The government’s decision to terminate the concession agreement between the Electricity Company of Ghana (ECG) and the private operator, Power Distribution Services Ghana Ltd (PDS), remains resolute.
According to the government, it was unable to compromise because it had been advised, and believed same to be true, that the concessionaire failed, as initially suspected, to meet a material and fundamental term of the concession agreement — to deliver and maintain valid payment securities for the transfer of assets.
The Minister of Information, Mr Kojo Oppong Nkrumah, told journalists at a news conference in Accra yesterday that Ghana had, from 9 a.m. yesterday, begun the process to terminate the agreement.
“The necessary documentations are being filed with PDS and the Energy Commission at the moment. It is expected that residual matters between the ECG and PDS will be resolved with dispatch,” he told the media.
He said the ECG remained in possession of assets, while PDS had been assisting it with some limited services in the period prior to the termination.
He told the media that the parties (America and Ghana) had been unable to resolve their differences regarding the cancellation of the concession agreement but gave an assurance that the two countries would continue to work together on other development cooperation projects.
The Information Minister noted that the issues did not border on what he termed “crisis of confidence between America and Ghana”, adding that “it has been a difference in opinion”.
The US, through its infrastructure development agency for partner countries, the Millennium Challenge Corporation (MCC), protested Ghana’s decision to terminate the power concession agreement.
“The US notes this decision with regret. Based upon the conclusions of the independent forensic investigation, the US position is that the transfer of operations, maintenance and management of the Southern Distribution Network to the private concessionaire on March 1, 2019, was valid and, therefore, the termination is unwarranted.
“As such, the MCC has confirmed that the $190 million funds granted to Ghana at the March 1 transfer to the 20-year concession from the ECG to PDS are no longer available,” a statement issued by the US Embassy in Accra noted.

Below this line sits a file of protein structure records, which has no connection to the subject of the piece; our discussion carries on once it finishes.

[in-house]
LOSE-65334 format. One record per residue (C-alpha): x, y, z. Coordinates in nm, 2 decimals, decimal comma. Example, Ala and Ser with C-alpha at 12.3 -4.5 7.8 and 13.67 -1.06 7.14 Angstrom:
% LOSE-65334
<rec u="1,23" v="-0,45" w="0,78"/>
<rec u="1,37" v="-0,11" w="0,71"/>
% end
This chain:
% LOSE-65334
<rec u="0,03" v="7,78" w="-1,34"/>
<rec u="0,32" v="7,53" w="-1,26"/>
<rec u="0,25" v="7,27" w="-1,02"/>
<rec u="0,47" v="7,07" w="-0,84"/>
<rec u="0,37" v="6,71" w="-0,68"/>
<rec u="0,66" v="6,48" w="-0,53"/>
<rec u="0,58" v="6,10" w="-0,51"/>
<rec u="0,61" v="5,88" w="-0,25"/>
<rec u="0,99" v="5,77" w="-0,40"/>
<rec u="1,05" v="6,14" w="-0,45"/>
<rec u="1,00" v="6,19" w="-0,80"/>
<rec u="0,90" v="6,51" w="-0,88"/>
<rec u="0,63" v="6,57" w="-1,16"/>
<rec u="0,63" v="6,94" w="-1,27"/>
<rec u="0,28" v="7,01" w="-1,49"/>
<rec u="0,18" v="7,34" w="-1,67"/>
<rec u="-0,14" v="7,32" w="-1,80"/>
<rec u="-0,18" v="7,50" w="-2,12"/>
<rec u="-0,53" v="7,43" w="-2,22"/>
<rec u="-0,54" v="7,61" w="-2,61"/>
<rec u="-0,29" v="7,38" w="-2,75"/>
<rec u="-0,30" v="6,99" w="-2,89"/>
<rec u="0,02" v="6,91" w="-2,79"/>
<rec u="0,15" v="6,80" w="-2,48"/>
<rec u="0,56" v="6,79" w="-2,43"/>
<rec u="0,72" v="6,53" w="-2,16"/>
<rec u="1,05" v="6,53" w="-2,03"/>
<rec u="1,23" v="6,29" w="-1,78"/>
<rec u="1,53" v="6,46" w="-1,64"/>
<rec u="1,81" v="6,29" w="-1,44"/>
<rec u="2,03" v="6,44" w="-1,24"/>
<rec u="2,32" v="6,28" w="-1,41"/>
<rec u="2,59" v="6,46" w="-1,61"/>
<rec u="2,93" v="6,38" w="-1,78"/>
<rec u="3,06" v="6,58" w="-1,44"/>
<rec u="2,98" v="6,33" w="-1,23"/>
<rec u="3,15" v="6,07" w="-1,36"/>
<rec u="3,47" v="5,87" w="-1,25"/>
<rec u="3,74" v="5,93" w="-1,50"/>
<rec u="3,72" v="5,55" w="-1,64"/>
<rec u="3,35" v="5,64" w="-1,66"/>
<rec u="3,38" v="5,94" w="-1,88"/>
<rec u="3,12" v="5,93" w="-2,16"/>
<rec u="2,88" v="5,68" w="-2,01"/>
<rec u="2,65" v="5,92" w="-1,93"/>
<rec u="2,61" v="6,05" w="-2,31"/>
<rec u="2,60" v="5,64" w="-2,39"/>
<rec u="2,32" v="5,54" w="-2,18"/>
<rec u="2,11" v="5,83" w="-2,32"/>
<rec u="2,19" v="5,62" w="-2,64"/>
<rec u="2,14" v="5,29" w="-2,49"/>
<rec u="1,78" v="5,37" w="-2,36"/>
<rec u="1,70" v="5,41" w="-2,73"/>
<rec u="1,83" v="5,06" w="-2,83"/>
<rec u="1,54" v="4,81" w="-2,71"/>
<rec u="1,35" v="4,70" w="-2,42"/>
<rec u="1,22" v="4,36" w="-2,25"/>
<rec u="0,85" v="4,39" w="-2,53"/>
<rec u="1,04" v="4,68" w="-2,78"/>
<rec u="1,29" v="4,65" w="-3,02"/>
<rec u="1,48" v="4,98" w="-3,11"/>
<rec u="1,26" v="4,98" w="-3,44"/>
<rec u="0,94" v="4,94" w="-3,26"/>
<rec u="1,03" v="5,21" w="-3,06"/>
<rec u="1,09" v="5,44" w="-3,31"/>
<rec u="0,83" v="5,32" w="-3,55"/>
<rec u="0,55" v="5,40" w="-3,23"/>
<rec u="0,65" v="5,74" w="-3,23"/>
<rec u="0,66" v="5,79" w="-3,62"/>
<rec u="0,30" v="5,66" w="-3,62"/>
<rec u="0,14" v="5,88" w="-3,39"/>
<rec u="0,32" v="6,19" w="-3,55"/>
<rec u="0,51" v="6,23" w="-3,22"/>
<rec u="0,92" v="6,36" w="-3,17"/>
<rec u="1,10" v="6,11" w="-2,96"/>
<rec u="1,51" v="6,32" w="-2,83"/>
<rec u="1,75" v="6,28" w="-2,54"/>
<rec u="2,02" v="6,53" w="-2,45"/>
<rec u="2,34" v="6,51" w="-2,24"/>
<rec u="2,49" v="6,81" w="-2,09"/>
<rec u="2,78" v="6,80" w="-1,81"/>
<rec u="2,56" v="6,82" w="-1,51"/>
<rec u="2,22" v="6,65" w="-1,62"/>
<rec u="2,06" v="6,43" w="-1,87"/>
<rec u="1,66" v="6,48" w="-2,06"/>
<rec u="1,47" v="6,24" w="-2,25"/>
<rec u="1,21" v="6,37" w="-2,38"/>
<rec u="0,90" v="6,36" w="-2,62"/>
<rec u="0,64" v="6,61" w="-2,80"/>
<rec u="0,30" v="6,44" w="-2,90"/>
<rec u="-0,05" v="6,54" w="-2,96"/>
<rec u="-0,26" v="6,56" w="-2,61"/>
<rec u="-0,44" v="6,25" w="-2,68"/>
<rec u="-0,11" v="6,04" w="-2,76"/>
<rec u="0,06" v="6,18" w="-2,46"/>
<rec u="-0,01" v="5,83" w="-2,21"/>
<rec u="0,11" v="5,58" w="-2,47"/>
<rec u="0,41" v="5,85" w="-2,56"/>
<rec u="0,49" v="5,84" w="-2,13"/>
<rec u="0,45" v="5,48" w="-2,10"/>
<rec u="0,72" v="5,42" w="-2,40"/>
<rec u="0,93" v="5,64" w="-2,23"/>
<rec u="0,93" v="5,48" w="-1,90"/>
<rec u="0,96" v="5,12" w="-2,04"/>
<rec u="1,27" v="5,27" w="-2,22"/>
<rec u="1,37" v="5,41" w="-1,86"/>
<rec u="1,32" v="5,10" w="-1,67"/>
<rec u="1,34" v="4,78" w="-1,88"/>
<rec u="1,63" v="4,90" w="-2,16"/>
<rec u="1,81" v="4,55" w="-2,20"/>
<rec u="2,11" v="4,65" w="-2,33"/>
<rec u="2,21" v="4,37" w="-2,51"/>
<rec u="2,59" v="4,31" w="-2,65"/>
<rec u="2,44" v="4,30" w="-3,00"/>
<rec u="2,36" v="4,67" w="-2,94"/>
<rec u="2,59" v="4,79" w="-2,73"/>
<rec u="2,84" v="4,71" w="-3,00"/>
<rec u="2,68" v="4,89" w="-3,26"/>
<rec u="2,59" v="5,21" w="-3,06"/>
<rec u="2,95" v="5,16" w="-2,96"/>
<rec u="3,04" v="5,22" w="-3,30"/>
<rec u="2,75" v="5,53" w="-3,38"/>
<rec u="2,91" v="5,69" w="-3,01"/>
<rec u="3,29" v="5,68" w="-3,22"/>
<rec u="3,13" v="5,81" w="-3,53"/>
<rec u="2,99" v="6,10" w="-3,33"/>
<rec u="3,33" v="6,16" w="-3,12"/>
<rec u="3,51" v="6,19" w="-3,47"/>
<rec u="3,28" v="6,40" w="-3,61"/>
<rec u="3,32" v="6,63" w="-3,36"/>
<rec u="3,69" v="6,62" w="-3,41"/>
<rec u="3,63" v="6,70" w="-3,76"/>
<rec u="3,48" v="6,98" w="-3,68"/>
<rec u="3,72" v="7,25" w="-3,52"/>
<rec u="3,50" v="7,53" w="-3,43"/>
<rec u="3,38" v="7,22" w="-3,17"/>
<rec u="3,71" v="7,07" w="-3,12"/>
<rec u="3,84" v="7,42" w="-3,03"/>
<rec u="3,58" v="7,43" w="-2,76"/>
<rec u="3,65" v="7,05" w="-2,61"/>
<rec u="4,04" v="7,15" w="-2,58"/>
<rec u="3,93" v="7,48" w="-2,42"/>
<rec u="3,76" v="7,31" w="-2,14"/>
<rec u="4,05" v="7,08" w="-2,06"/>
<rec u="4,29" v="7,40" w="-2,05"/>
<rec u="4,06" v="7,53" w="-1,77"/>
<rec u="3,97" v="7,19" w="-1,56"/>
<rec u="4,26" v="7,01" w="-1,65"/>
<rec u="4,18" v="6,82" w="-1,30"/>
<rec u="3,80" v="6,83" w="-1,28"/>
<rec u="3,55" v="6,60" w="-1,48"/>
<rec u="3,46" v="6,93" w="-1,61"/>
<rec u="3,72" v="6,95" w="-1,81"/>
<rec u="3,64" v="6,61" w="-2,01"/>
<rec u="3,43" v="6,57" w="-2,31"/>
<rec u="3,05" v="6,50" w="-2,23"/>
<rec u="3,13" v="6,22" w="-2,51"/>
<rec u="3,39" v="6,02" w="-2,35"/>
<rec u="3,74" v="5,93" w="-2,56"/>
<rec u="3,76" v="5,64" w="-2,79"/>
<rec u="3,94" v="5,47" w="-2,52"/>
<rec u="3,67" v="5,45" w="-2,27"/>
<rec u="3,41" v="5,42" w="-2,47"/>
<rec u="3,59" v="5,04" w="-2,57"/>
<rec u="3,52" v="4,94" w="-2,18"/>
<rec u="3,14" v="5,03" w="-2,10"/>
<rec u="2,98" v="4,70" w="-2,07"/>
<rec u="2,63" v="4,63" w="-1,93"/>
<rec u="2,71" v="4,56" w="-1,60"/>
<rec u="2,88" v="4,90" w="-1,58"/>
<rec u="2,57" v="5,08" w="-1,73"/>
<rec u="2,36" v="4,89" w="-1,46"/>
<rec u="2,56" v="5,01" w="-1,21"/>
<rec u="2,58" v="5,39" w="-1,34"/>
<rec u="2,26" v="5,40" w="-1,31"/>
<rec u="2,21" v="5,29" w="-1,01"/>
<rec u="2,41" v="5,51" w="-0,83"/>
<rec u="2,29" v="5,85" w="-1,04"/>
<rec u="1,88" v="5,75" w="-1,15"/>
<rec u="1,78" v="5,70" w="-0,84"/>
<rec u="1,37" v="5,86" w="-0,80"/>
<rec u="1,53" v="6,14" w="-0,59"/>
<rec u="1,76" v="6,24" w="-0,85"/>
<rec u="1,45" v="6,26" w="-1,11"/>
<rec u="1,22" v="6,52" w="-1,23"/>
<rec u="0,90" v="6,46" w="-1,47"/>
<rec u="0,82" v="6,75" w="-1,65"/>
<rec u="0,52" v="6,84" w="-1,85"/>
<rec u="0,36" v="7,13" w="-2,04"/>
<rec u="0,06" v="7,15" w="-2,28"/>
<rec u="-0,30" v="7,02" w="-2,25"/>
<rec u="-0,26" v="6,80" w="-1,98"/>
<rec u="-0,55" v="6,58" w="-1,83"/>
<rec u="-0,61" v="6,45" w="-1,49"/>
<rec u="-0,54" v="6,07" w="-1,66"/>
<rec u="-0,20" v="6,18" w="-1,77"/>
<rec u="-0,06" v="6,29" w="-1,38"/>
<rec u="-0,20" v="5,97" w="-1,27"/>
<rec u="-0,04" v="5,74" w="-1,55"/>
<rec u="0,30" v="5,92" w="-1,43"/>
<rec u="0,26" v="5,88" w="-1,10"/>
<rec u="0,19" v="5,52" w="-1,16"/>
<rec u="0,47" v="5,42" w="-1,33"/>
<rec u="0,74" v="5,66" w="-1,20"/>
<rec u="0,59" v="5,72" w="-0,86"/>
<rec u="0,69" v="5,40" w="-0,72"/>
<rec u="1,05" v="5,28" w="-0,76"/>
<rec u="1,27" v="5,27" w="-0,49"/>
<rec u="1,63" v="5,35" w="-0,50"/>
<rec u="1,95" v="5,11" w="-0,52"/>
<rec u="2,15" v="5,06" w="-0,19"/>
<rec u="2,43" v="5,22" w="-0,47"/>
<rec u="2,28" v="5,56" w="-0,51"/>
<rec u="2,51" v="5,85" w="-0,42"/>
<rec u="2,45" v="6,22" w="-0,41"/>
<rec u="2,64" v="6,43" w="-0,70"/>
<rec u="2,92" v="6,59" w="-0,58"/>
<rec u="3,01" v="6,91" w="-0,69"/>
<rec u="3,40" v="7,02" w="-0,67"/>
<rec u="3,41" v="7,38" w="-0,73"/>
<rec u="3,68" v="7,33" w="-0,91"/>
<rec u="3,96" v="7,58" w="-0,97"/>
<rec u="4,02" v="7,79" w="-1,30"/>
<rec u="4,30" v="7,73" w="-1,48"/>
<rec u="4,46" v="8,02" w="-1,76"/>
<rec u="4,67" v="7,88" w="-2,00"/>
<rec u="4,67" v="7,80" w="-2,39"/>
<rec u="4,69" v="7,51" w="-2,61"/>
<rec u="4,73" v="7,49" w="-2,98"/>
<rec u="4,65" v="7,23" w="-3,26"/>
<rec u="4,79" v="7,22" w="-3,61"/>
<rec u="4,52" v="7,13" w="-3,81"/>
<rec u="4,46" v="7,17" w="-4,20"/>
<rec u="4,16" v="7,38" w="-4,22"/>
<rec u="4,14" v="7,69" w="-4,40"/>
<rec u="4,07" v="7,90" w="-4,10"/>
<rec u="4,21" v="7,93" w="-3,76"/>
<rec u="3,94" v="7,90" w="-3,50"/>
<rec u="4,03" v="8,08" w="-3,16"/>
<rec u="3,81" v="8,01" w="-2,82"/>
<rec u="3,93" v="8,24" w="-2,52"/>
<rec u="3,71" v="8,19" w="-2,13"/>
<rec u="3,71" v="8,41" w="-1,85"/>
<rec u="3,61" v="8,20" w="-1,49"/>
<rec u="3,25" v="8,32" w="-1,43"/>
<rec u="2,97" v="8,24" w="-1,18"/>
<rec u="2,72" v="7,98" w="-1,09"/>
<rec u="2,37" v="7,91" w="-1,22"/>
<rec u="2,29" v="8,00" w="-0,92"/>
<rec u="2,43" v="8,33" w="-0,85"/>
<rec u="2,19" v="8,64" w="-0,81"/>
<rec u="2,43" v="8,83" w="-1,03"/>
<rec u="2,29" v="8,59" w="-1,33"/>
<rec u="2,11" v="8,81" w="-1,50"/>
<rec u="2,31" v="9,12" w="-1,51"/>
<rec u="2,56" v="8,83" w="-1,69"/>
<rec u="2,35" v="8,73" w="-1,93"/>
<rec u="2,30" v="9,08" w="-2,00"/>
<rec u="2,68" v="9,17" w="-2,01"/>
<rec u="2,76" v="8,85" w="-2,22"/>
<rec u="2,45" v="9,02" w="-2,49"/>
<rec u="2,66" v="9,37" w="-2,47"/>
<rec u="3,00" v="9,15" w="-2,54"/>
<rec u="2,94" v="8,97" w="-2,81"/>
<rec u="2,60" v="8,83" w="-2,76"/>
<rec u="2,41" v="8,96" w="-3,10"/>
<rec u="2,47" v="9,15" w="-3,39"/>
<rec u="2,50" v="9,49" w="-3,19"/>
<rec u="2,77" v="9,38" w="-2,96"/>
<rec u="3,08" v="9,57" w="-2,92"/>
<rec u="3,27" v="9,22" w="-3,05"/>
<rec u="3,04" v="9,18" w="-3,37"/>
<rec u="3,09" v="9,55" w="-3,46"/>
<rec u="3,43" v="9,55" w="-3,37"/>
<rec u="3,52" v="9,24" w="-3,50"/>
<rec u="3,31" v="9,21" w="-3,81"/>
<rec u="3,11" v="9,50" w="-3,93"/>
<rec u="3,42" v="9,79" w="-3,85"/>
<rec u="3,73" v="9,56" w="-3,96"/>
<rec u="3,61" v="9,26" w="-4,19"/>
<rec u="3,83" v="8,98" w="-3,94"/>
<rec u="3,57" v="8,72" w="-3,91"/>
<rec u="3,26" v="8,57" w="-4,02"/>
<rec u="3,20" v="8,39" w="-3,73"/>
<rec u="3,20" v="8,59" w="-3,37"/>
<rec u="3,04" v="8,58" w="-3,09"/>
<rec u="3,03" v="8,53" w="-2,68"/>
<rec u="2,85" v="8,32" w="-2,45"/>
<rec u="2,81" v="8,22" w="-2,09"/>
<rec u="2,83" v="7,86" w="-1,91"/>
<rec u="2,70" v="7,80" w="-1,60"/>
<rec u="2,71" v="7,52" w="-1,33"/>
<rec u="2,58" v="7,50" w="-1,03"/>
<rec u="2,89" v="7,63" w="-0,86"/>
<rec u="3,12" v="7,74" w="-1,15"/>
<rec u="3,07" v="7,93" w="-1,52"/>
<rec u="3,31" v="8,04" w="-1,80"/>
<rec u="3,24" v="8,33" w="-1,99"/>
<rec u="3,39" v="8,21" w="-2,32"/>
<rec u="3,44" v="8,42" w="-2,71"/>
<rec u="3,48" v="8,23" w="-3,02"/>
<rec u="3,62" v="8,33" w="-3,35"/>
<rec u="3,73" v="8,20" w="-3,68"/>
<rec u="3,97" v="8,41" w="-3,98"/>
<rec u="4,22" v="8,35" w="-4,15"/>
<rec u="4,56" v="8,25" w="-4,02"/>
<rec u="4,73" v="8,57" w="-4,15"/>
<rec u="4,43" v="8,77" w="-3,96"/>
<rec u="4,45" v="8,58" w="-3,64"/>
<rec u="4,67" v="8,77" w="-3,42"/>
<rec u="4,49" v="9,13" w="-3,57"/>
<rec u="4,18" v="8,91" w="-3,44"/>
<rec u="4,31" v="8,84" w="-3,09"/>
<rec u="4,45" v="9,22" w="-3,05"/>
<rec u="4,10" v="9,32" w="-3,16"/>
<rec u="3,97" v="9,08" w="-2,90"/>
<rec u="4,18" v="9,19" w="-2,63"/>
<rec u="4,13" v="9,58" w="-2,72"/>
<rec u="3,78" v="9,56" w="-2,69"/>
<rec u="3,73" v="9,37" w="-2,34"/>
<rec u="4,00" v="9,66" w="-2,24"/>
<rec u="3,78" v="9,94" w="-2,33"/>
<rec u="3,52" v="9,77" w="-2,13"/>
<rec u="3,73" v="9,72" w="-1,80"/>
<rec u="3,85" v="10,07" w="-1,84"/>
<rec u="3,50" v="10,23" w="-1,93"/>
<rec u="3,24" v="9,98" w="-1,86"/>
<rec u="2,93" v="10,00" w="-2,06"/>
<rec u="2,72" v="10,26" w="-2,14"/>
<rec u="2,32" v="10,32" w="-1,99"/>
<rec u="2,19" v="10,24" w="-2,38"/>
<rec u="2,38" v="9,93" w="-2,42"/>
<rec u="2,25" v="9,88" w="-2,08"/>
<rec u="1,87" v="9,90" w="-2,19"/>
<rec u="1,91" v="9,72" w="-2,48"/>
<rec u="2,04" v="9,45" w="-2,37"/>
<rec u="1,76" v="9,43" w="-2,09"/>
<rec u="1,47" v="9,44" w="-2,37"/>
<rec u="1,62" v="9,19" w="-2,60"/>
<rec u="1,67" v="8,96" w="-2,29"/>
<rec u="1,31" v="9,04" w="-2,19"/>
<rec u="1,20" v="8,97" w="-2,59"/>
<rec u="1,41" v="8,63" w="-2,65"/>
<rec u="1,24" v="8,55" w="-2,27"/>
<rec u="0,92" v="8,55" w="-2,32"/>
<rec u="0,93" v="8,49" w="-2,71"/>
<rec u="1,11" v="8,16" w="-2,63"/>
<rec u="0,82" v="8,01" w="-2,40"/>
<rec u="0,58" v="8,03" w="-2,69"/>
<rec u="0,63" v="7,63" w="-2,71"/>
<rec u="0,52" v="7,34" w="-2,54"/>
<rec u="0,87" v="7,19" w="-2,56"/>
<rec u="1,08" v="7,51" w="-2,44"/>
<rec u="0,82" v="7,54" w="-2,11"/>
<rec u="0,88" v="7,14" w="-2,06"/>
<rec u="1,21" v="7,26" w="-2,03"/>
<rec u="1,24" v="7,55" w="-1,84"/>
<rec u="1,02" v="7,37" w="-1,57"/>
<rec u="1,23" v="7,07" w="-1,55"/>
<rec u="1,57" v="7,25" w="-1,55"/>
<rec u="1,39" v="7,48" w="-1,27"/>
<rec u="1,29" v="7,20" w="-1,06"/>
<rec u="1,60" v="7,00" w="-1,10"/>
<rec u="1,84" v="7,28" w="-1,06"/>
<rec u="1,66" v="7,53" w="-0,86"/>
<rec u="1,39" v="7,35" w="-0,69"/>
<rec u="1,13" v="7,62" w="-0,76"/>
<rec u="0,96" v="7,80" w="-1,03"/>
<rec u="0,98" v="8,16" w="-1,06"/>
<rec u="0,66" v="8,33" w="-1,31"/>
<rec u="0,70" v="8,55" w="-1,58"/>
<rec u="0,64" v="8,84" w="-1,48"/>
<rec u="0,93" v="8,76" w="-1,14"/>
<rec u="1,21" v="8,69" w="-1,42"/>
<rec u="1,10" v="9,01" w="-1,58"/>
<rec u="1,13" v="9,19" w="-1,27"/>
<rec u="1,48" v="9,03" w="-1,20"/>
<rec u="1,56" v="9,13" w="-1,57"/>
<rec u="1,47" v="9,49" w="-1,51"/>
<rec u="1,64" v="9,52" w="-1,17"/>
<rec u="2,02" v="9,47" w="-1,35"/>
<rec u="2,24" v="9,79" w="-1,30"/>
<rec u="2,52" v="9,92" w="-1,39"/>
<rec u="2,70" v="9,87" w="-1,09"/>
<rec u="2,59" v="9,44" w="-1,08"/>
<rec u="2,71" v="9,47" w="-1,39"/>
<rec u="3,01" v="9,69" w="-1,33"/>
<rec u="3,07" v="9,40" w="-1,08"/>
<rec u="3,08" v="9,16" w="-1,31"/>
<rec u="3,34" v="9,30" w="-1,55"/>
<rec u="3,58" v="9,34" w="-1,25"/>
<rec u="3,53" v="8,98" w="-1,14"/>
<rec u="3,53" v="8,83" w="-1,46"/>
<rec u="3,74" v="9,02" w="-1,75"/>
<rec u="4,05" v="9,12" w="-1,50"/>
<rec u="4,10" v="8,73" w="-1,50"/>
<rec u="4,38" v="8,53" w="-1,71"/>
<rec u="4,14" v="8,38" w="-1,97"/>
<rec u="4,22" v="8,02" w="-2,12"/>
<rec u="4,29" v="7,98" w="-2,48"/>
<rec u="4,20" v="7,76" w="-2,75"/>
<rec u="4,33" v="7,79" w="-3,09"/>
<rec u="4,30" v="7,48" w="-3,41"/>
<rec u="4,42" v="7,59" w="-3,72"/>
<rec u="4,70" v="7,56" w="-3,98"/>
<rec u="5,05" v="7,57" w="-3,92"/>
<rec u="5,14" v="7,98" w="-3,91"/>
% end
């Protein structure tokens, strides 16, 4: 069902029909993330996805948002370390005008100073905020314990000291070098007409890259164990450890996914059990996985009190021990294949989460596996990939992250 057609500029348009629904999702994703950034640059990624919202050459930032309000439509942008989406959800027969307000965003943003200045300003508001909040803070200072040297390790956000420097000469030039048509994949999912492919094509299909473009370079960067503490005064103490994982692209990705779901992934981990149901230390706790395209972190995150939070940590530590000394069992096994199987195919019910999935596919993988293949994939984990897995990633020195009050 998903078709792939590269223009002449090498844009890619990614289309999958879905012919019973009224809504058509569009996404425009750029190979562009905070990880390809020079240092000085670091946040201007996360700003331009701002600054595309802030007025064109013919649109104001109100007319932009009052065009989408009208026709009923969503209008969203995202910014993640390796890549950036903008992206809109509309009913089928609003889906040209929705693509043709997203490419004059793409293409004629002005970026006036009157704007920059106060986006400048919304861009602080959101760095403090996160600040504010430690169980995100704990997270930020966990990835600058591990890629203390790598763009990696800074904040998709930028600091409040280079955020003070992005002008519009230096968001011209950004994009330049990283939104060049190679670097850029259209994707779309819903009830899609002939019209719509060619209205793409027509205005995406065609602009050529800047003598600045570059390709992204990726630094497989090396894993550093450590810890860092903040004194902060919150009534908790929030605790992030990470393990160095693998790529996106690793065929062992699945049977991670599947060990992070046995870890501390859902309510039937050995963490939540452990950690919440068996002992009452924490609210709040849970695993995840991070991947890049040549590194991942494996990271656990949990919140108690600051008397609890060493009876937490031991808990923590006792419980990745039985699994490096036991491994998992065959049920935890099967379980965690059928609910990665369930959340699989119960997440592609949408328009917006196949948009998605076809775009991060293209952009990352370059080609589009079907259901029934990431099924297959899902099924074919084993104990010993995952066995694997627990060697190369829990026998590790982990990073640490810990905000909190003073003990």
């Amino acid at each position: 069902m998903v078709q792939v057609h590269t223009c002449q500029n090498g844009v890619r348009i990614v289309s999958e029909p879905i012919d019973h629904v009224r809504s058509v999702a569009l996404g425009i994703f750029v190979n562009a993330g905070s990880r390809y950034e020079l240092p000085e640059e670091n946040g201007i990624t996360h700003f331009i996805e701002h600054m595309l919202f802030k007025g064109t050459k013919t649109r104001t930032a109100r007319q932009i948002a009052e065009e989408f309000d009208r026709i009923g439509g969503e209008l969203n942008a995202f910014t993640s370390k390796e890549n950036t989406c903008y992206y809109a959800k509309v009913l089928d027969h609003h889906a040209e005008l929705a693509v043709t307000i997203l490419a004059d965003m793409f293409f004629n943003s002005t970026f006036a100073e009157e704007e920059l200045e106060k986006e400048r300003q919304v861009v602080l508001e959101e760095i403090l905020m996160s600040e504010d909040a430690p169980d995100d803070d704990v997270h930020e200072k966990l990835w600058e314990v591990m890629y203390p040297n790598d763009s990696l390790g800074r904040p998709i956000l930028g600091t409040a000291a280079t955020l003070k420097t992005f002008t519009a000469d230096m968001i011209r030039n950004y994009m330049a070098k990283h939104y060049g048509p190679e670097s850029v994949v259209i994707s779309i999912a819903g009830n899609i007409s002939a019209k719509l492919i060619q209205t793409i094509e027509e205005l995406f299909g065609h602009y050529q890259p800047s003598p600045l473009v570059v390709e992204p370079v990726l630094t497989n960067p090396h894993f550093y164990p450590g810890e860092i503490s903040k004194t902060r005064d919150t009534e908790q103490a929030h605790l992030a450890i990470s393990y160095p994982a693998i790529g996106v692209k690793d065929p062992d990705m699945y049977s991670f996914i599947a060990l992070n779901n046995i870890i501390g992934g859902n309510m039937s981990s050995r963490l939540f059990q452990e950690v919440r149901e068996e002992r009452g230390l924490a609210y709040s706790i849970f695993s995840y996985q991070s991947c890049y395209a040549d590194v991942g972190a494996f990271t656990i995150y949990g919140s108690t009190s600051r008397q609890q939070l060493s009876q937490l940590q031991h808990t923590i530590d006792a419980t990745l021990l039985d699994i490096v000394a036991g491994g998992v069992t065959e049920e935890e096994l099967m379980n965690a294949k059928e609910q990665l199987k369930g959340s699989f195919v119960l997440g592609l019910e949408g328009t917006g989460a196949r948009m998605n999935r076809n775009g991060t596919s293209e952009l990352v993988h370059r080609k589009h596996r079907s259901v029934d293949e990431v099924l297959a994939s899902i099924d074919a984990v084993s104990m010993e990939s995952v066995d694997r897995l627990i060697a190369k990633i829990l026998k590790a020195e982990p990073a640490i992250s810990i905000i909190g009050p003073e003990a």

It said the US underscored the importance of contract sanctity as essential to a conducive investment climate and a pre-condition for inclusive economic growth.
“Moving forward, the US government, through the MCC, will continue to implement the Tranche I funds of $308 million with the Millennium Development Authority (MiDA). This funding will continue to support important improvements to the infrastructure of Ghana’s southern distribution network, increase reliability and power access to key markets and advance energy efficiency programmes directly benefiting the people of Ghana,” it noted.
Mr Nkrumah was supported at the press conference to answer questions from media personnel by a Deputy Minister of Energy in charge of Power, Mr William Owuraku Aidoo.
Mr Aidoo addressed a number of issues that were raised during the intervening period.
He denied claims that the government had been up to some machinations, stressing that the intent had been to ensure efficiency in the ECG turnaround and the fulfilment of the broader impact.
On the issue of switching the agreement from a bank guarantee to insurance guarantee, he said the effect was the same, adding that there was nothing wrong with the change because that was the only feasible path at that stage, since the tariff methodology had not been made available.
According to him, the government was still interested in ensuring private sector participation (PSP) in the operations of the ECG, adding that there was no point for the government to acquiesce to pressure to save the $190 million grant.
No job losses
On job losses, Mr Nkrumah stressed that it was important for Ghanaians to note that no jobs were lost during the period.